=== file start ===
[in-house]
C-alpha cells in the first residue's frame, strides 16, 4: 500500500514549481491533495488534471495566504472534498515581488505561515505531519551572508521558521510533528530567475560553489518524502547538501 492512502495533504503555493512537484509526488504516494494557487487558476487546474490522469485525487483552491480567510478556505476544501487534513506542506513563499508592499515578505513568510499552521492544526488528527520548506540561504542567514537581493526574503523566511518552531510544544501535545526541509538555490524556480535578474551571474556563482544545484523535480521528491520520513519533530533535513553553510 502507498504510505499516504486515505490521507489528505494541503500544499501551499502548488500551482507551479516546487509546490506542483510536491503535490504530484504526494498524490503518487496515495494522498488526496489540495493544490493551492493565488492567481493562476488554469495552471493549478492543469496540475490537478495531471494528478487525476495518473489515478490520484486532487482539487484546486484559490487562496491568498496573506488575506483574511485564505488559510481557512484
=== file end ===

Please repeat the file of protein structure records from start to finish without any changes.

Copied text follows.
[in-house]
C-alpha cells in the first residue's frame, strides 16, 4: 500500500514549481491533495488534471495566504472534498515581488505561515505531519551572508521558521510533528530567475560553489518524502547538501 492512502495533504503555493512537484509526488504516494494557487487558476487546474490522469485525487483552491480567510478556505476544501487534513506542506513563499508592499515578505513568510499552521492544526488528527520548506540561504542567514537581493526574503523566511518552531510544544501535545526541509538555490524556480535578474551571474556563482544545484523535480521528491520520513519533530533535513553553510 502507498504510505499516504486515505490521507489528505494541503500544499501551499502548488500551482507551479516546487509546490506542483510536491503535490504530484504526494498524490503518487496515495494522498488526496489540495493544490493551492493565488492567481493562476488554469495552471493549478492543469496540475490537478495531471494528478487525476495518473489515478490520484486532487482539487484546486484559490487562496491568498496573506488575506483574511485564505488559510481557512484